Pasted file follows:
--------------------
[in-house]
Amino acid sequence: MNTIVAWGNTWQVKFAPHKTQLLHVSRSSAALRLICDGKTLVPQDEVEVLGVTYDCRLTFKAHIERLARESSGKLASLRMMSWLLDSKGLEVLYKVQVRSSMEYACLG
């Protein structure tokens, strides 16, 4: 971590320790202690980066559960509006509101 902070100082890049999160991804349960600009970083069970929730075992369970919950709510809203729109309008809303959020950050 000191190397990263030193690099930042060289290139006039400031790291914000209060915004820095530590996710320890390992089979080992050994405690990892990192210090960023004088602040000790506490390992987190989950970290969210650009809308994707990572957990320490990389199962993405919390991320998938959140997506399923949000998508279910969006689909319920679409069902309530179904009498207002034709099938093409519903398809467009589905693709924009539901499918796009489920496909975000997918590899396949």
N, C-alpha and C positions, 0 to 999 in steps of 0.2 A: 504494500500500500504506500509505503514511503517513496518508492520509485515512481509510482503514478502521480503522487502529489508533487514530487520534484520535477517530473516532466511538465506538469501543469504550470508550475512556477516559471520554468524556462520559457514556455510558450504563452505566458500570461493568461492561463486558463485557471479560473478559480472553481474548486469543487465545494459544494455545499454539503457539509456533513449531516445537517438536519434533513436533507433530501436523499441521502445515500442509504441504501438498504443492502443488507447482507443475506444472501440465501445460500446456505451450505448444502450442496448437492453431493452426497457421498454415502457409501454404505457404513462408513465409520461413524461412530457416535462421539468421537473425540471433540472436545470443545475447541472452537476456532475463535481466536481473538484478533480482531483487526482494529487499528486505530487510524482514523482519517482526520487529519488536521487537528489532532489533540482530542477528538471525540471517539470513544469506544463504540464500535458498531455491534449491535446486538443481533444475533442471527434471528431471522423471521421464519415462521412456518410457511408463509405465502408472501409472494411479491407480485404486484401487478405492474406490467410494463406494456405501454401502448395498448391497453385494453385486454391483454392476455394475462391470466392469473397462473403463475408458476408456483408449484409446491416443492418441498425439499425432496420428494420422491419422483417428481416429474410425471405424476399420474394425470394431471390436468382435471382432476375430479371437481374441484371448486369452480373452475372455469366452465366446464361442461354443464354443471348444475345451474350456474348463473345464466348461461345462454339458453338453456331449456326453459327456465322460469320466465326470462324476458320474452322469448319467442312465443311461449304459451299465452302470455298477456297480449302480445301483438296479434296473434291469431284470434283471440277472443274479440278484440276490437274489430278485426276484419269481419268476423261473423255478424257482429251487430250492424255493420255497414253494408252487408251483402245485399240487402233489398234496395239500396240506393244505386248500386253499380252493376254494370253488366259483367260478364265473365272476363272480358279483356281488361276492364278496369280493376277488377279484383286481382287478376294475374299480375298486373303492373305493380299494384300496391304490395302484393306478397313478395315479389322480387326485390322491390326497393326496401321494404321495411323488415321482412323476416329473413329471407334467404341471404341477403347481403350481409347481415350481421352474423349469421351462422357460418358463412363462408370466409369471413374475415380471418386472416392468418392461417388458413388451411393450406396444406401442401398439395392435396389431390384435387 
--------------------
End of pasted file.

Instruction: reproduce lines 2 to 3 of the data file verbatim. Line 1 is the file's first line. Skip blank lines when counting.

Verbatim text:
Amino acid sequence: MNTIVAWGNTWQVKFAPHKTQLLHVSRSSAALRLICDGKTLVPQDEVEVLGVTYDCRLTFKAHIERLARESSGKLASLRMMSWLLDSKGLEVLYKVQVRSSMEYACLG
């Protein structure tokens, strides 16, 4: 971590320790202690980066559960509006509101 902070100082890049999160991804349960600009970083069970929730075992369970919950709510809203729109309008809303959020950050 000191190397990263030193690099930042060289290139006039400031790291914000209060915004820095530590996710320890390992089979080992050994405690990892990192210090960023004088602040000790506490390992987190989950970290969210650009809308994707990572957990320490990389199962993405919390991320998938959140997506399923949000998508279910969006689909319920679409069902309530179904009498207002034709099938093409519903398809467009589905693709924009539901499918796009489920496909975000997918590899396949």